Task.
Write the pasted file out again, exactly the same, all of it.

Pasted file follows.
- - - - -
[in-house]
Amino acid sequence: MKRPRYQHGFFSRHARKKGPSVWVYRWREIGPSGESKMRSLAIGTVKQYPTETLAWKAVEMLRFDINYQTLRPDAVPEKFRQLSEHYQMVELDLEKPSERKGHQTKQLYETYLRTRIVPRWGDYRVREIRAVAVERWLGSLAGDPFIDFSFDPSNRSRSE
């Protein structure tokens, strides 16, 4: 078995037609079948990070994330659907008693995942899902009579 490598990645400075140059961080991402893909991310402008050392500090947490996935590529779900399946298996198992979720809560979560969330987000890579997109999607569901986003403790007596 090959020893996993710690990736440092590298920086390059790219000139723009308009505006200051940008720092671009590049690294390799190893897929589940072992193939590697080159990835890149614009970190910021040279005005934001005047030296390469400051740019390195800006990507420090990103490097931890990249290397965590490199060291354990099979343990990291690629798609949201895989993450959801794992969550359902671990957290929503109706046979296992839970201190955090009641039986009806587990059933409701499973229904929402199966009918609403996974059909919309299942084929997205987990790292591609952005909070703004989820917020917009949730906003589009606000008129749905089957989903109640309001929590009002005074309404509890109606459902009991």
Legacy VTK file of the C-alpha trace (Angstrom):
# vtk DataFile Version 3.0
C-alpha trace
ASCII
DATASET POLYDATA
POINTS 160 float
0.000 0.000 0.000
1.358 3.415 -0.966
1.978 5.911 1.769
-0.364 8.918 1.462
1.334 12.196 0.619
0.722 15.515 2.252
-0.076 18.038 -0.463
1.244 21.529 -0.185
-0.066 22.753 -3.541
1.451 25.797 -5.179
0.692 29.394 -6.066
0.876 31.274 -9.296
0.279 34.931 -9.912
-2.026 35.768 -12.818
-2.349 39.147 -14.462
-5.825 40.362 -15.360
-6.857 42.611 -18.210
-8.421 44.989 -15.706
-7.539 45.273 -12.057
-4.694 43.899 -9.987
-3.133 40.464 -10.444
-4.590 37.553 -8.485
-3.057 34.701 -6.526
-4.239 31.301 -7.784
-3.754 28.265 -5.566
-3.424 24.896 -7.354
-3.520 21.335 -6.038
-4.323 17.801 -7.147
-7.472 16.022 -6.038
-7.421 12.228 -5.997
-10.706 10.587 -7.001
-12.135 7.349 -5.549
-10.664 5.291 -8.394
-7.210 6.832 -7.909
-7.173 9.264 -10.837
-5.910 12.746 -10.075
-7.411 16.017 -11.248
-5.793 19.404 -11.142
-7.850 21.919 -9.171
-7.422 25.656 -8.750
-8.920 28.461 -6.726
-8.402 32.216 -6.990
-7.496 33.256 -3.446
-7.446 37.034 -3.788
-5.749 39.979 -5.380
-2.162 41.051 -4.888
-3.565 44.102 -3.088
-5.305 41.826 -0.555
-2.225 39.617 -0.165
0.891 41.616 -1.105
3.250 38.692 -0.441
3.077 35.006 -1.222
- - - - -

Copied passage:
[in-house]
Amino acid sequence: MKRPRYQHGFFSRHARKKGPSVWVYRWREIGPSGESKMRSLAIGTVKQYPTETLAWKAVEMLRFDINYQTLRPDAVPEKFRQLSEHYQMVELDLEKPSERKGHQTKQLYETYLRTRIVPRWGDYRVREIRAVAVERWLGSLAGDPFIDFSFDPSNRSRSE
């Protein structure tokens, strides 16, 4: 078995037609079948990070994330659907008693995942899902009579 490598990645400075140059961080991402893909991310402008050392500090947490996935590529779900399946298996198992979720809560979560969330987000890579997109999607569901986003403790007596 090959020893996993710690990736440092590298920086390059790219000139723009308009505006200051940008720092671009590049690294390799190893897929589940072992193939590697080159990835890149614009970190910021040279005005934001005047030296390469400051740019390195800006990507420090990103490097931890990249290397965590490199060291354990099979343990990291690629798609949201895989993450959801794992969550359902671990957290929503109706046979296992839970201190955090009641039986009806587990059933409701499973229904929402199966009918609403996974059909919309299942084929997205987990790292591609952005909070703004989820917020917009949730906003589009606000008129749905089957989903109640309001929590009002005074309404509890109606459902009991």
Legacy VTK file of the C-alpha trace (Angstrom):
# vtk DataFile Version 3.0
C-alpha trace
ASCII
DATASET POLYDATA
POINTS 160 float
0.000 0.000 0.000
1.358 3.415 -0.966
1.978 5.911 1.769
-0.364 8.918 1.462
1.334 12.196 0.619
0.722 15.515 2.252
-0.076 18.038 -0.463
1.244 21.529 -0.185
-0.066 22.753 -3.541
1.451 25.797 -5.179
0.692 29.394 -6.066
0.876 31.274 -9.296
0.279 34.931 -9.912
-2.026 35.768 -12.818
-2.349 39.147 -14.462
-5.825 40.362 -15.360
-6.857 42.611 -18.210
-8.421 44.989 -15.706
-7.539 45.273 -12.057
-4.694 43.899 -9.987
-3.133 40.464 -10.444
-4.590 37.553 -8.485
-3.057 34.701 -6.526
-4.239 31.301 -7.784
-3.754 28.265 -5.566
-3.424 24.896 -7.354
-3.520 21.335 -6.038
-4.323 17.801 -7.147
-7.472 16.022 -6.038
-7.421 12.228 -5.997
-10.706 10.587 -7.001
-12.135 7.349 -5.549
-10.664 5.291 -8.394
-7.210 6.832 -7.909
-7.173 9.264 -10.837
-5.910 12.746 -10.075
-7.411 16.017 -11.248
-5.793 19.404 -11.142
-7.850 21.919 -9.171
-7.422 25.656 -8.750
-8.920 28.461 -6.726
-8.402 32.216 -6.990
-7.496 33.256 -3.446
-7.446 37.034 -3.788
-5.749 39.979 -5.380
-2.162 41.051 -4.888
-3.565 44.102 -3.088
-5.305 41.826 -0.555
-2.225 39.617 -0.165
0.891 41.616 -1.105
3.250 38.692 -0.441
3.077 35.006 -1.222